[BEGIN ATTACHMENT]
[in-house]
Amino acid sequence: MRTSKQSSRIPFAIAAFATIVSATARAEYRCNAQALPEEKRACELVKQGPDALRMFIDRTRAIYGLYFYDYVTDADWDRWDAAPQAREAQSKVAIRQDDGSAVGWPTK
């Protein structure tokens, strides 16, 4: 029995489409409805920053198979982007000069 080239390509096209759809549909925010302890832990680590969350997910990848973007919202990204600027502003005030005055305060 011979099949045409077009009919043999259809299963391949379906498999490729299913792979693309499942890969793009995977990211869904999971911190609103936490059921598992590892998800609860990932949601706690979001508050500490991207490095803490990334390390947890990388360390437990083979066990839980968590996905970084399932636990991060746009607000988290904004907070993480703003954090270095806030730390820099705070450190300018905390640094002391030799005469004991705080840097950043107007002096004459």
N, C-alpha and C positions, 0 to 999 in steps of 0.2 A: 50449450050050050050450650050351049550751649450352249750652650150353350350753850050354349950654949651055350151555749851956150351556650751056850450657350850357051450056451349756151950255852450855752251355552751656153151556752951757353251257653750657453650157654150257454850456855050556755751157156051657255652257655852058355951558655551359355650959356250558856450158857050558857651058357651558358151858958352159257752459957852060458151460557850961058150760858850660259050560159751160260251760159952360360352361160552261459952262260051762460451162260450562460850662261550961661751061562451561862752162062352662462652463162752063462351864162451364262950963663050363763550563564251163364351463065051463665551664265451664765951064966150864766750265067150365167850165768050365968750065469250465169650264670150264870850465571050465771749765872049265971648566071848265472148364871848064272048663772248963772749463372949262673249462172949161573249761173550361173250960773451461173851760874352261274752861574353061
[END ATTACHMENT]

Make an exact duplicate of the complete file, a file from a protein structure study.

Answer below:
[in-house]
Amino acid sequence: MRTSKQSSRIPFAIAAFATIVSATARAEYRCNAQALPEEKRACELVKQGPDALRMFIDRTRAIYGLYFYDYVTDADWDRWDAAPQAREAQSKVAIRQDDGSAVGWPTK
């Protein structure tokens, strides 16, 4: 029995489409409805920053198979982007000069 080239390509096209759809549909925010302890832990680590969350997910990848973007919202990204600027502003005030005055305060 011979099949045409077009009919043999259809299963391949379906498999490729299913792979693309499942890969793009995977990211869904999971911190609103936490059921598992590892998800609860990932949601706690979001508050500490991207490095803490990334390390947890990388360390437990083979066990839980968590996905970084399932636990991060746009607000988290904004907070993480703003954090270095806030730390820099705070450190300018905390640094002391030799005469004991705080840097950043107007002096004459």
N, C-alpha and C positions, 0 to 999 in steps of 0.2 A: 50449450050050050050450650050351049550751649450352249750652650150353350350753850050354349950654949651055350151555749851956150351556650751056850450657350850357051450056451349756151950255852450855752251355552751656153151556752951757353251257653750657453650157654150257454850456855050556755751157156051657255652257655852058355951558655551359355650959356250558856450158857050558857651058357651558358151858958352159257752459957852060458151460557850961058150760858850660259050560159751160260251760159952360360352361160552261459952262260051762460451162260450562460850662261550961661751061562451561862752162062352662462652463162752063462351864162451364262950963663050363763550563564251163364351463065051463665551664265451664765951064966150864766750265067150365167850165768050365968750065469250465169650264670150264870850465571050465771749765872049265971648566071848265472148364871848064272048663772248963772749463372949262673249462172949161573249761173550361173250960773451461173851760874352261274752861574353061